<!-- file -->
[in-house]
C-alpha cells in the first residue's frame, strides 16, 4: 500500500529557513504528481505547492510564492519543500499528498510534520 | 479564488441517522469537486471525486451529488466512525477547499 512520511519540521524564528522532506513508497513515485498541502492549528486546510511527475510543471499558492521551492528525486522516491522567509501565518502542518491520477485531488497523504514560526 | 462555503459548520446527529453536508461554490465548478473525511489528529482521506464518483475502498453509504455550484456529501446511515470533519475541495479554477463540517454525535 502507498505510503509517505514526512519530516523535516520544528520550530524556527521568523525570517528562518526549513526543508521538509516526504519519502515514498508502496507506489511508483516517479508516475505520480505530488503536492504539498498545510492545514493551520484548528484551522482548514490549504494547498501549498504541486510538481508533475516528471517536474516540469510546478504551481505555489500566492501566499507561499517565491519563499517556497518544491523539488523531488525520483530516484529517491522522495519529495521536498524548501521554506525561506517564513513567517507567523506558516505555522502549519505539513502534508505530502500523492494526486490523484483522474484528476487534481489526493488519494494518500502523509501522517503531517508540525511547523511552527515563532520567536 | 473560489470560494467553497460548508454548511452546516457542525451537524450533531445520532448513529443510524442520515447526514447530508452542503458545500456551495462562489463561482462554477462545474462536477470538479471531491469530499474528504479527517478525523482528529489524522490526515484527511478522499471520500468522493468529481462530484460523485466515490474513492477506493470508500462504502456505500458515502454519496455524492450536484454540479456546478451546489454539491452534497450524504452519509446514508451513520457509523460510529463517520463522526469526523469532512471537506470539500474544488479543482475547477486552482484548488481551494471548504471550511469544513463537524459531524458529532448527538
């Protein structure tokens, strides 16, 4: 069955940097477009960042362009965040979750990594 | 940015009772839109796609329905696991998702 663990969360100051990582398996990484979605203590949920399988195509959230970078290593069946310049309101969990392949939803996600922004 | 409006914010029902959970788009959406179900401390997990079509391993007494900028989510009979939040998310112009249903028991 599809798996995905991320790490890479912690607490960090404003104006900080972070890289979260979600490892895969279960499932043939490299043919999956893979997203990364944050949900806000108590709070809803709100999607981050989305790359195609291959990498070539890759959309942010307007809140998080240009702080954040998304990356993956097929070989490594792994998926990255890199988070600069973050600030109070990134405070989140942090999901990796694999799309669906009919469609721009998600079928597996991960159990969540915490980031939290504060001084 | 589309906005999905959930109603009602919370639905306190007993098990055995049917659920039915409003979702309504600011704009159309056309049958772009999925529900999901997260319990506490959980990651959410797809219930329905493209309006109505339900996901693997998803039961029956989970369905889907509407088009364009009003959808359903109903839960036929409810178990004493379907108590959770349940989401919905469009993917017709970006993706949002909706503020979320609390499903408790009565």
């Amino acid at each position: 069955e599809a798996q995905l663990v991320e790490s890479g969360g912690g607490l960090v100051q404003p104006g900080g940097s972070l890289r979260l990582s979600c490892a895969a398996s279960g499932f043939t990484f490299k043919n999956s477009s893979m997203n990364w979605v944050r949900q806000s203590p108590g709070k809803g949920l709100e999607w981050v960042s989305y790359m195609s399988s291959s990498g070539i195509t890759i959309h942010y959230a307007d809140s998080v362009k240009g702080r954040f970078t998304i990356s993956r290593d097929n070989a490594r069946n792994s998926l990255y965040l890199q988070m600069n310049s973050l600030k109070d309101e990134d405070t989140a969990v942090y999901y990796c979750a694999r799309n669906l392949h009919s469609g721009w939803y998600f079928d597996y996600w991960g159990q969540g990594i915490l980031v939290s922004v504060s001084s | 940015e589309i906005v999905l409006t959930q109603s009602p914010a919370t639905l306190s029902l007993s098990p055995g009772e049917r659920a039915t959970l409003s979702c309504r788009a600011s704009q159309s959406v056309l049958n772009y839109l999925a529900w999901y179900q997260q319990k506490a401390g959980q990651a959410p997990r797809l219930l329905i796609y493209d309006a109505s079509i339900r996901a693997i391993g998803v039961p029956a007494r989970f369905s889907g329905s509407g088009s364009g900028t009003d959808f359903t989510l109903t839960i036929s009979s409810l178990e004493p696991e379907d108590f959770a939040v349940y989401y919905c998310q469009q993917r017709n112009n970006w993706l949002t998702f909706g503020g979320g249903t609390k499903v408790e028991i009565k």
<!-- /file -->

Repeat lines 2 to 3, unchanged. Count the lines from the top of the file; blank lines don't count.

C-alpha cells in the first residue's frame, strides 16, 4: 500500500529557513504528481505547492510564492519543500499528498510534520 | 479564488441517522469537486471525486451529488466512525477547499 512520511519540521524564528522532506513508497513515485498541502492549528486546510511527475510543471499558492521551492528525486522516491522567509501565518502542518491520477485531488497523504514560526 | 462555503459548520446527529453536508461554490465548478473525511489528529482521506464518483475502498453509504455550484456529501446511515470533519475541495479554477463540517454525535 502507498505510503509517505514526512519530516523535516520544528520550530524556527521568523525570517528562518526549513526543508521538509516526504519519502515514498508502496507506489511508483516517479508516475505520480505530488503536492504539498498545510492545514493551520484548528484551522482548514490549504494547498501549498504541486510538481508533475516528471517536474516540469510546478504551481505555489500566492501566499507561499517565491519563499517556497518544491523539488523531488525520483530516484529517491522522495519529495521536498524548501521554506525561506517564513513567517507567523506558516505555522502549519505539513502534508505530502500523492494526486490523484483522474484528476487534481489526493488519494494518500502523509501522517503531517508540525511547523511552527515563532520567536 | 473560489470560494467553497460548508454548511452546516457542525451537524450533531445520532448513529443510524442520515447526514447530508452542503458545500456551495462562489463561482462554477462545474462536477470538479471531491469530499474528504479527517478525523482528529489524522490526515484527511478522499471520500468522493468529481462530484460523485466515490474513492477506493470508500462504502456505500458515502454519496455524492450536484454540479456546478451546489454539491452534497450524504452519509446514508451513520457509523460510529463517520463522526469526523469532512471537506470539500474544488479543482475547477486552482484548488481551494471548504471550511469544513463537524459531524458529532448527538
């Protein structure tokens, strides 16, 4: 069955940097477009960042362009965040979750990594 | 940015009772839109796609329905696991998702 663990969360100051990582398996990484979605203590949920399988195509959230970078290593069946310049309101969990392949939803996600922004 | 409006914010029902959970788009959406179900401390997990079509391993007494900028989510009979939040998310112009249903028991 599809798996995905991320790490890479912690607490960090404003104006900080972070890289979260979600490892895969279960499932043939490299043919999956893979997203990364944050949900806000108590709070809803709100999607981050989305790359195609291959990498070539890759959309942010307007809140998080240009702080954040998304990356993956097929070989490594792994998926990255890199988070600069973050600030109070990134405070989140942090999901990796694999799309669906009919469609721009998600079928597996991960159990969540915490980031939290504060001084 | 589309906005999905959930109603009602919370639905306190007993098990055995049917659920039915409003979702309504600011704009159309056309049958772009999925529900999901997260319990506490959980990651959410797809219930329905493209309006109505339900996901693997998803039961029956989970369905889907509407088009364009009003959808359903109903839960036929409810178990004493379907108590959770349940989401919905469009993917017709970006993706949002909706503020979320609390499903408790009565």